It is technically possible to manufacture electronic components that do not fall within the technical scope of inventions 1 through 3 by devising the shape of the electronic components and replacing them with Ricoh's electronic components, avoiding the infringement of each patent right, to indicate the remaining quantity of the toner. In the market of toner cartridges for Ricoh printers, the degree of disadvantage for recycling companies due to the rewrite restriction measures is considered small.
Ricoh argued that the reason for taking the rewrite restriction measures was to eliminate harmful effects because if the rewrite restriction measures were not taken, Ricoh printers would display the remaining quantity of the toner of a third party's recycled products, the quality of which cannot be controlled by itself, and Ricoh would not be able to control the accuracy of a display of the remaining quantity of the toner.
Ricoh then stated that, as a business strategy, among the toner cartridges corresponding to Ricoh printers, it has adopted Ricoh's electronic components installed in Ricoh's product corresponding to the C830 and C840 series of high-end printers, which shows a reasonable rationality. In addition, as described above, it is technically possible to manufacture electronic components to avoid infringement of each patent right.
Considering these factors, it cannot be recognised that Ricoh's enforcement of each patent right on Ds Japan’s electronic components installed in used Ricoh products is solely for the purpose of excluding Ds Japan’s recycled products from the market.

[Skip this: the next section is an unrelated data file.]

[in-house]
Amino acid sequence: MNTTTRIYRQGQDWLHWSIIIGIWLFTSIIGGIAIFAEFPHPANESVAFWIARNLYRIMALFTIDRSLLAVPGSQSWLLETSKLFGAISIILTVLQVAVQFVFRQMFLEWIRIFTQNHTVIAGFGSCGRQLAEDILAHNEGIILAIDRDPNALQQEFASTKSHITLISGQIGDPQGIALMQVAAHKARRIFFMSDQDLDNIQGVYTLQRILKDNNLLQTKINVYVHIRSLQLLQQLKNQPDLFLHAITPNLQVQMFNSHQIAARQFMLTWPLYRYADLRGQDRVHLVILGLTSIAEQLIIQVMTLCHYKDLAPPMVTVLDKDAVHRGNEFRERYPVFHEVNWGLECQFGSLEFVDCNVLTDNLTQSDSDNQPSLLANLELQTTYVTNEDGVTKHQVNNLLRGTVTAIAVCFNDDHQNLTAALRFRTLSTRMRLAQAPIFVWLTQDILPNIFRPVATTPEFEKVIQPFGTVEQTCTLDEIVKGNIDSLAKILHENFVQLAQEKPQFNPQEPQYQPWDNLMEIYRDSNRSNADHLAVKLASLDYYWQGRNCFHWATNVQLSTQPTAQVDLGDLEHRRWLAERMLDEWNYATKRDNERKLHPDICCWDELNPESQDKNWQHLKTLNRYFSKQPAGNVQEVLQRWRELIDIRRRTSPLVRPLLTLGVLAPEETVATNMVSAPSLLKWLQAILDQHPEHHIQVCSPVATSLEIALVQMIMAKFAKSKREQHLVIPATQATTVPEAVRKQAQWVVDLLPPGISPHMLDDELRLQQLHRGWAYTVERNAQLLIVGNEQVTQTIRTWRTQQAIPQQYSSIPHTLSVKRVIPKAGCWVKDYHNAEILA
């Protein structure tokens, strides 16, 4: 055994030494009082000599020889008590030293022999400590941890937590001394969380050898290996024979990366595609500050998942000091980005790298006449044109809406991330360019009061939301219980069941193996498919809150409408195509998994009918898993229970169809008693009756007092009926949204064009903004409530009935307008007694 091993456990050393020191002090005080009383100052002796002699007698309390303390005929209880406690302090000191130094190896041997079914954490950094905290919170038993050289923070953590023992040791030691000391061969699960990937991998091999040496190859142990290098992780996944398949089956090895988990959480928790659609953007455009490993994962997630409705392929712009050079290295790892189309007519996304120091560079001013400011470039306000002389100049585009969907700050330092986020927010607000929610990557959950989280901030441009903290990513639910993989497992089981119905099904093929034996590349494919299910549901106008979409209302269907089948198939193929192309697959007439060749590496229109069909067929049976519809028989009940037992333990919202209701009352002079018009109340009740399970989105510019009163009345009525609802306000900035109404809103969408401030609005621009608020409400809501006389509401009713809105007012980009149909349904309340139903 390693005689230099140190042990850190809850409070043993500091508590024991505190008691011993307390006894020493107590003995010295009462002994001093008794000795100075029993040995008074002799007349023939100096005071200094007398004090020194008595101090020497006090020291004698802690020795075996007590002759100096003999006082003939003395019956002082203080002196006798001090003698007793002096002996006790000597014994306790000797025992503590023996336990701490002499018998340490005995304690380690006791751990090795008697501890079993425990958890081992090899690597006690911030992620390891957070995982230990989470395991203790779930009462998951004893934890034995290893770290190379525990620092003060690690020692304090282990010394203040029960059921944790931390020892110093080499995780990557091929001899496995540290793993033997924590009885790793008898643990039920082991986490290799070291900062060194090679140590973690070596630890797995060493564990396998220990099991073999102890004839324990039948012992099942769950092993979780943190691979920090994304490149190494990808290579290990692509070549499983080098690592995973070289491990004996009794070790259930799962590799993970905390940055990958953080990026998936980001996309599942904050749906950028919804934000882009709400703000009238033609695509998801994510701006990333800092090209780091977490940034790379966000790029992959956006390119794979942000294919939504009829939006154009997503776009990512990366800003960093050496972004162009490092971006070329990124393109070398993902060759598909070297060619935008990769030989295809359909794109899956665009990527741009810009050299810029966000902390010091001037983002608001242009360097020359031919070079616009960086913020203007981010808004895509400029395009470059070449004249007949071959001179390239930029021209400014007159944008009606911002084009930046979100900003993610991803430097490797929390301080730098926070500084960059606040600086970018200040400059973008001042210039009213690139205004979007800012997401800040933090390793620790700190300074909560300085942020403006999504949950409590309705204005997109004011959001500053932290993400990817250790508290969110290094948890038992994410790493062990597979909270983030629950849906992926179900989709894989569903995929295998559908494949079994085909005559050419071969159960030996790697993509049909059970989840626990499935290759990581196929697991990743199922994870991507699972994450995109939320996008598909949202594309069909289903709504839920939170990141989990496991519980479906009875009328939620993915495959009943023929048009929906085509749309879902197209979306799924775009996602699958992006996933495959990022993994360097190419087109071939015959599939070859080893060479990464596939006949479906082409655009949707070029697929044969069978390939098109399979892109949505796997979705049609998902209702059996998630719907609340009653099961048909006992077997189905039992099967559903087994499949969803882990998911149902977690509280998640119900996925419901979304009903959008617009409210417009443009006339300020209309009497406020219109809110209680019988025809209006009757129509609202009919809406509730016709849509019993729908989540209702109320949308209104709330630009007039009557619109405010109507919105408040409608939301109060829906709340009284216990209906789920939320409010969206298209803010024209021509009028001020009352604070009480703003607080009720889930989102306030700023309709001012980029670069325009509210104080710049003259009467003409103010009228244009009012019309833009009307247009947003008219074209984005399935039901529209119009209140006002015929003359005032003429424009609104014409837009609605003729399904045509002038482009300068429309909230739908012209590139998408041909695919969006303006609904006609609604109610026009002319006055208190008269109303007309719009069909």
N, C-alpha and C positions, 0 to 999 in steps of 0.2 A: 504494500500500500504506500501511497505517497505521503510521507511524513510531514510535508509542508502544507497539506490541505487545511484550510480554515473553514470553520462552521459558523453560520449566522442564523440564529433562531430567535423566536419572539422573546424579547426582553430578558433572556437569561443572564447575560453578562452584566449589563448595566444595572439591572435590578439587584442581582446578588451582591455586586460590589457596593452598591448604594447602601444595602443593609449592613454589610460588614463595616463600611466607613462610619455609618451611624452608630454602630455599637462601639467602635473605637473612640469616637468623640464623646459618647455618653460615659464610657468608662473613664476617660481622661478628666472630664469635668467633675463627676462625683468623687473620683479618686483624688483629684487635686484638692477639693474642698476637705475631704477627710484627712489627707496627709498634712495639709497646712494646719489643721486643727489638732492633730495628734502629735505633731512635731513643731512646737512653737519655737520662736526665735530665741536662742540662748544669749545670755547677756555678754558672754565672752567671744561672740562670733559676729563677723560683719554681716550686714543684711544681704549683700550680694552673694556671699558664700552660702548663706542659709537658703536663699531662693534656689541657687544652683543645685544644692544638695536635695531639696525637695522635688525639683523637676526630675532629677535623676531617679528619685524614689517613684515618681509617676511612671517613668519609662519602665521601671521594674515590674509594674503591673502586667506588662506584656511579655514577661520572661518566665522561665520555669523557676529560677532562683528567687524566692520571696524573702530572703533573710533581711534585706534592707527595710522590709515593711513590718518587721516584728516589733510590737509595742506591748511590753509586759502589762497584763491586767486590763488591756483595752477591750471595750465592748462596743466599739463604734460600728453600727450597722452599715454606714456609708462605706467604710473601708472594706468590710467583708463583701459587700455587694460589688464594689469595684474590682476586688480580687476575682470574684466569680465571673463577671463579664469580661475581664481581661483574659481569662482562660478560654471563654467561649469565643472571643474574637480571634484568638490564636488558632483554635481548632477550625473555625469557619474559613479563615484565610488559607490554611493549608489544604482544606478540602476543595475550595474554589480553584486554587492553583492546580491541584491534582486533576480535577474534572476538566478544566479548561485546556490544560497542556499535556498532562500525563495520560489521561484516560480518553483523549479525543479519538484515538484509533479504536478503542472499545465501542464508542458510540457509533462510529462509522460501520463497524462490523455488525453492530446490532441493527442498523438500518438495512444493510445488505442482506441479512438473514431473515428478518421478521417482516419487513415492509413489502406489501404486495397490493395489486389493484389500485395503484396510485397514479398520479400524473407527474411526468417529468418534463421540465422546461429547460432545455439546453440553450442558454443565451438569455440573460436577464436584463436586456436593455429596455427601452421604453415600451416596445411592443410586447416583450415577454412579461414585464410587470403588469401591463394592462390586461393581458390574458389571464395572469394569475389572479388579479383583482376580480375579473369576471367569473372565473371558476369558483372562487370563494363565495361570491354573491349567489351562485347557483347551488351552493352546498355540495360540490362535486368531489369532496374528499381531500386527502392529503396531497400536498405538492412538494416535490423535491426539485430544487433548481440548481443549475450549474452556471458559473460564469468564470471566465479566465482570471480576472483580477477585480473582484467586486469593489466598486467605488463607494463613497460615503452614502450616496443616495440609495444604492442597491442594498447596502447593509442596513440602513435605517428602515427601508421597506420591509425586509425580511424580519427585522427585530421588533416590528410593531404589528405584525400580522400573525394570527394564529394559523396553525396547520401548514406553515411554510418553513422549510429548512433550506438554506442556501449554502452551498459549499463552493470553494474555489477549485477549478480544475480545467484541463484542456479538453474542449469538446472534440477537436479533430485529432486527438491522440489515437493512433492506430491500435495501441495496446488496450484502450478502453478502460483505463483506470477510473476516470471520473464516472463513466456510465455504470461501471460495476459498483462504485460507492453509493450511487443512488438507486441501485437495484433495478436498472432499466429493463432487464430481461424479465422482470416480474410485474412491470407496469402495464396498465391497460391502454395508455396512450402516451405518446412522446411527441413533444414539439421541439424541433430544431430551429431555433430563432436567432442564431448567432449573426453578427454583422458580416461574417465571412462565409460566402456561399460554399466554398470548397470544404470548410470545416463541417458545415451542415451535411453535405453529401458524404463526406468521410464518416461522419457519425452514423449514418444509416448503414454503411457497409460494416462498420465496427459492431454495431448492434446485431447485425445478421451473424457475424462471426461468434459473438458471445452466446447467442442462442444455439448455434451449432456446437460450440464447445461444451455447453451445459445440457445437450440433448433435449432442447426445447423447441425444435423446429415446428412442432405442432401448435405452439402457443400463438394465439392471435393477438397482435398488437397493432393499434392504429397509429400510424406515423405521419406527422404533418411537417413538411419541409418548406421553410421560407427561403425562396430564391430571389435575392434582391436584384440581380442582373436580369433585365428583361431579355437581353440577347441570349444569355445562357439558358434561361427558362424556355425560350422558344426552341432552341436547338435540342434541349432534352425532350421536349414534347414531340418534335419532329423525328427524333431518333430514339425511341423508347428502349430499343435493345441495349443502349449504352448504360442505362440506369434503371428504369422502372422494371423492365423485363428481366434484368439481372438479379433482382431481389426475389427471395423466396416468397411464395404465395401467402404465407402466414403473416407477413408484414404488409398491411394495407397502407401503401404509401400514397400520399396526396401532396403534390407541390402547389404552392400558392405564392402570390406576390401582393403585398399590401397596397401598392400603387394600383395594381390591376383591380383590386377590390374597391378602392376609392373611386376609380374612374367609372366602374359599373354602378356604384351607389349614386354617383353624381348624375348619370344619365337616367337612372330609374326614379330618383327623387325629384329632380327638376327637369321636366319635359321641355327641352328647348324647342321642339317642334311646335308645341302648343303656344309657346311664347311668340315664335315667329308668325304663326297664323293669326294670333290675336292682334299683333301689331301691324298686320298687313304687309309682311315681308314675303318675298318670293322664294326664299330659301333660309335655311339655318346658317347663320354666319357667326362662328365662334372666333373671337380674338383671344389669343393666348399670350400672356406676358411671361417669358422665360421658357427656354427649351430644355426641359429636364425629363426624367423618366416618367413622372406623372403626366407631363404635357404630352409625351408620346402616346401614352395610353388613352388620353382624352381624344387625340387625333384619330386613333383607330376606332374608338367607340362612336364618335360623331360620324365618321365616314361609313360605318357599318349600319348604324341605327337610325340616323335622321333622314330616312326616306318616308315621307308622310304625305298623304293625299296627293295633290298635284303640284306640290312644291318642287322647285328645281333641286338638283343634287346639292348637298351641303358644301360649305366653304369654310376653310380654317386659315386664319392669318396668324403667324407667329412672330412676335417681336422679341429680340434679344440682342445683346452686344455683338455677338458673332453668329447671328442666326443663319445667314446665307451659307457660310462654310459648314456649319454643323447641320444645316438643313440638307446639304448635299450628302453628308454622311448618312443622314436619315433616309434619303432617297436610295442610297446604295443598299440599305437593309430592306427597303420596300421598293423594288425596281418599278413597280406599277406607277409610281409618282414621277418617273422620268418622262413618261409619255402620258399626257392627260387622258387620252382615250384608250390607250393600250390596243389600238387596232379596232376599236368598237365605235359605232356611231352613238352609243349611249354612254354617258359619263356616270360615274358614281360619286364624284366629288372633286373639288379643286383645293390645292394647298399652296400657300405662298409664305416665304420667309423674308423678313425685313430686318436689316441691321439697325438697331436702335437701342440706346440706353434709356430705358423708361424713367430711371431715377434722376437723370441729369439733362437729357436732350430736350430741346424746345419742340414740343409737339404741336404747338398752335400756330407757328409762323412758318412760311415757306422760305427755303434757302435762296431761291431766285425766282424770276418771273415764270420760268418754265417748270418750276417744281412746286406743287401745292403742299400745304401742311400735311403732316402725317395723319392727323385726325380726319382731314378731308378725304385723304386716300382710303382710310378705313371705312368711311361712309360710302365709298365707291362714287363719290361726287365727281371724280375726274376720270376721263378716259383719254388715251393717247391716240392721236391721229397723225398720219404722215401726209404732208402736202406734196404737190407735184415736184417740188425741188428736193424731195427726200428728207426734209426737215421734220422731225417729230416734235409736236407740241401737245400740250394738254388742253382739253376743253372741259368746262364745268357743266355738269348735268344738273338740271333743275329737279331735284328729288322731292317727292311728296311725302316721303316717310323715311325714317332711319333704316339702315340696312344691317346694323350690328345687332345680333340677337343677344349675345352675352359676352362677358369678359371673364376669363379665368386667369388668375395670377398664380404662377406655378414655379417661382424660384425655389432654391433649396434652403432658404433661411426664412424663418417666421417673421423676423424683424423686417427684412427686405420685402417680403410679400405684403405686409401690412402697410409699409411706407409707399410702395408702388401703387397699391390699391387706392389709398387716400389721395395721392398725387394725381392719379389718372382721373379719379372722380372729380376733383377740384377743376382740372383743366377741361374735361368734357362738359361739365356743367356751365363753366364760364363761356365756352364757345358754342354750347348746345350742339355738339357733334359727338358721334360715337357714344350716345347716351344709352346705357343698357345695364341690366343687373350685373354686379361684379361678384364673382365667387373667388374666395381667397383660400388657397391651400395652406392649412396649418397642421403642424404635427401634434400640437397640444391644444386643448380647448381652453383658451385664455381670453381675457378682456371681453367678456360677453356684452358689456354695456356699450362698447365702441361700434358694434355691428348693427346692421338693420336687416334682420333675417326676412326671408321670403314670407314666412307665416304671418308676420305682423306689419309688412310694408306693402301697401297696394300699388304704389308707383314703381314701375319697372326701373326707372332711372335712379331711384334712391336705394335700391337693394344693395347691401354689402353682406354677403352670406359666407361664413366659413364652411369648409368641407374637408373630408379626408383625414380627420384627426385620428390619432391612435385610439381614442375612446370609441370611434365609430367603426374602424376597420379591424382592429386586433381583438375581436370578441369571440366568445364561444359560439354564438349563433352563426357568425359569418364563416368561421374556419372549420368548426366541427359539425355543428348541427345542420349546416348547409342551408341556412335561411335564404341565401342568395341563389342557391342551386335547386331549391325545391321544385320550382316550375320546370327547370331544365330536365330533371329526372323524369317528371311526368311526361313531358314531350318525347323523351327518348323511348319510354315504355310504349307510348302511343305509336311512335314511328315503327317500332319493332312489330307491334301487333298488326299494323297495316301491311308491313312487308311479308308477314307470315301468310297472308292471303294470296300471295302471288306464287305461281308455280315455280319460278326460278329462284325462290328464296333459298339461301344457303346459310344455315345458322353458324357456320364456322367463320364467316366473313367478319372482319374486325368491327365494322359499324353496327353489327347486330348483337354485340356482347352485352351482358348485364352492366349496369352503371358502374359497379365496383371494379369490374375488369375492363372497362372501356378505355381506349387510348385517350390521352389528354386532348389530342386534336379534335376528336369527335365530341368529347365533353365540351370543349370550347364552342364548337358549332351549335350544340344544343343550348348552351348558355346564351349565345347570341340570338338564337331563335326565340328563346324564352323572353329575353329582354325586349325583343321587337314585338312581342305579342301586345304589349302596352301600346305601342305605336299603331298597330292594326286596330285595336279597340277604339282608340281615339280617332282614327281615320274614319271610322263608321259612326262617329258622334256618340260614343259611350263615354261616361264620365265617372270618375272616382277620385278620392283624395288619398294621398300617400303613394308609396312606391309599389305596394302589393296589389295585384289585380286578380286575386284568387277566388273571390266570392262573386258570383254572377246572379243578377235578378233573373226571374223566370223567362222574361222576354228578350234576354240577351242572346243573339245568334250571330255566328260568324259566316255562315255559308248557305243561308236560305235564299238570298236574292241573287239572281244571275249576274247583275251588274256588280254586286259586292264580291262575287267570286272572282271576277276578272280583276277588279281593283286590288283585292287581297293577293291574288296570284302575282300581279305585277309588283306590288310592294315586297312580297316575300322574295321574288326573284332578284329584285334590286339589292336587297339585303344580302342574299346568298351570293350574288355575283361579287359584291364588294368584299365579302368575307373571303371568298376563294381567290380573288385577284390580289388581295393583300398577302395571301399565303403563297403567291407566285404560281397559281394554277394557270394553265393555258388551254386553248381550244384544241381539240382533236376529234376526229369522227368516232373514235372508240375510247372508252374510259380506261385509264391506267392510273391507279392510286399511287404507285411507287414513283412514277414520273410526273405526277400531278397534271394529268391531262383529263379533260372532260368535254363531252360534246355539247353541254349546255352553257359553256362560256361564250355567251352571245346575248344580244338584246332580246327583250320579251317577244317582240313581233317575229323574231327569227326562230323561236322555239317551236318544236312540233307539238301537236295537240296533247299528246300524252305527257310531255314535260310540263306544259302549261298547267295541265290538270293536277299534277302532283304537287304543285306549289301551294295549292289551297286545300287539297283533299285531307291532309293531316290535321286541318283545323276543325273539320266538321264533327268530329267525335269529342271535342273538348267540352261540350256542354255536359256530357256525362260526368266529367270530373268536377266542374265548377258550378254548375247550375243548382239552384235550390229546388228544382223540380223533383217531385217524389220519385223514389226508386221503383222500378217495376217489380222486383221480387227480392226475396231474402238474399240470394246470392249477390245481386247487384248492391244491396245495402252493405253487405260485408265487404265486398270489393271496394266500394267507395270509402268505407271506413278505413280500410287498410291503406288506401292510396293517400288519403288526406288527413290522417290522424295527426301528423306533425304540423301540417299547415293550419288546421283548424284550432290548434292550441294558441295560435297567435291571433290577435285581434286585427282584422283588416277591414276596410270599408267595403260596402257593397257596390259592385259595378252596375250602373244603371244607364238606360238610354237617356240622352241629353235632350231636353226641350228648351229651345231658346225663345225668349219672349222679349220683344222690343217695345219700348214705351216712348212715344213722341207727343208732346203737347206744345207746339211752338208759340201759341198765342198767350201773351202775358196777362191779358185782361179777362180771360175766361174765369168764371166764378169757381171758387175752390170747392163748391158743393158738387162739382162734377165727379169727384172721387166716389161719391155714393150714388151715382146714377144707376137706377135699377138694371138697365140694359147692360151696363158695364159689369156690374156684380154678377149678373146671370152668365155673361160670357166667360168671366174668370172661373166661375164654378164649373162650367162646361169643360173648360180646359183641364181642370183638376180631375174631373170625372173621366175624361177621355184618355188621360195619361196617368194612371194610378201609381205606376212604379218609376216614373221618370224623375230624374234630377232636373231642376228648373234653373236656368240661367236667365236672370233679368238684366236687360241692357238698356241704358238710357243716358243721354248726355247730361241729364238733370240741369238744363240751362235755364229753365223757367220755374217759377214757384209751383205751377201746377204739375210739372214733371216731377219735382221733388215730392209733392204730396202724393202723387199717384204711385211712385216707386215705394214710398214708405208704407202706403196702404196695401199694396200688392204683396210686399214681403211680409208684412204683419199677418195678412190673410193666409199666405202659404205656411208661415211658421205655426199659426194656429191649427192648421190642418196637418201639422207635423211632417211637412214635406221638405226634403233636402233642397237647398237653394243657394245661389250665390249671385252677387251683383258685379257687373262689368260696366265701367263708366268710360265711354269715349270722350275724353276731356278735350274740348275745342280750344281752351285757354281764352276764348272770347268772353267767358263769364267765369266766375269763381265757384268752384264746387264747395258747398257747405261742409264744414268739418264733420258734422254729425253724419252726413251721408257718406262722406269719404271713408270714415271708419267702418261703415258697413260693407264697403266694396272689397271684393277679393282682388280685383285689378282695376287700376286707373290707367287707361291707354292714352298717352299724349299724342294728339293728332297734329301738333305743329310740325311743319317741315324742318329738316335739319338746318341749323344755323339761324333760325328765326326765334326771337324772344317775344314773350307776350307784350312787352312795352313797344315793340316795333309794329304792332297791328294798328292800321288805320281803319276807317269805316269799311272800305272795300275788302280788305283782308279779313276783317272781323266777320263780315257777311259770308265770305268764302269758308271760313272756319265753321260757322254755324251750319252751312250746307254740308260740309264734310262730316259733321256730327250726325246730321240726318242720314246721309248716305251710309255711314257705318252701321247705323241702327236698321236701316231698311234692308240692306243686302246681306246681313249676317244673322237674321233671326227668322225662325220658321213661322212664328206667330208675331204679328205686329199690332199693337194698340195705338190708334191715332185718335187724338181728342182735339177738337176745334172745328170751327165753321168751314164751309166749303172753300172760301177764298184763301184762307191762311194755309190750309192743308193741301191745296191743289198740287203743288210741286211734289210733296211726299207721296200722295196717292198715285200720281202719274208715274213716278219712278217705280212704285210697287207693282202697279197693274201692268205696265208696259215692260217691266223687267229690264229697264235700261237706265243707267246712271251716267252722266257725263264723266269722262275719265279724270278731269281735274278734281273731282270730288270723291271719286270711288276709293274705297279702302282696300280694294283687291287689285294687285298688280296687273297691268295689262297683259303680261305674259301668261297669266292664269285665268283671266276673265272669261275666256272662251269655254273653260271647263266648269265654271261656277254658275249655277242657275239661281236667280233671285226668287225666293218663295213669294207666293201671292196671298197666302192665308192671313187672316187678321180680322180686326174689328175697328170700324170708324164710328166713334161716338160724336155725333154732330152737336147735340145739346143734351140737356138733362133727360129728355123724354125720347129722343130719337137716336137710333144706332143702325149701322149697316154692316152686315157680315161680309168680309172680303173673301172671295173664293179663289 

In view of the above fact finding and other circumstances in this case, it cannot be said that Ricoh's enforcement of each patent right and seeking an injunction and damages against DS Japan with respect to Ricoh’s electronic components violates the Antimonopoly Act as an interference with a competitor's transactions.
Professor Tamura criticised the Tokyo District Court judgment as follows: The Tokyo District Court judgment was considered unique in the respect that it dismissed the patentee's claim based on the abuse of rights doctrine, taking the exhaustion doctrine into consideration, and with the help of the Antimonopoly Act. By contrast, in this case, it was sufficient to deny patent infringement based on the exhaustion doctrine, an inherent interpretation of the Patent Act, or the abuse of rights doctrine, a principle of private law in general, without referring to the Antimonopoly Act. However, the IP High Court denied exhaustion, as did the Tokyo District Court.
The IP High Court then held that, unlike the Tokyo District Court, there was no violation of the Antimonopoly Act. What caused this difference? This seems to have been critical, because Ricoh, lost in the Tokyo District Court, in order to overcome the avoidability of infringement of each patent right, the cause it lost, argued in the IP High Court that the Tokyo District Court judgment was wrong as it held that Ricoh insisted the actions of the recycling companies resulted in either a patent infringement or a decline in competitiveness. Ricoh claimed and proved that the recycling companies were able to manufacture recycled products that do not display “?”, avoiding infringement of each patent right, by providing the result of an experiment to show that “it was confirmed that remaining quantity of the toner was displayed instead of ‘?’ and Ricoh’s printer operated normally”.
As a result, the IP High Court found that the degree of restriction on competition was low and that the purpose of excluding recycled products from the market was not recognised.
The case has been appealed to the Supreme Court and attention must be paid to its future ruling.
The judgment of September 30 2021, the Tokyo District Court (Presiding Judge Asakura) (Elecom et al. v. Brother Industries) is another aftermarket case of printer like this case, holding that design changes to printers concerning consumables were in violation of the Antimonopoly Act.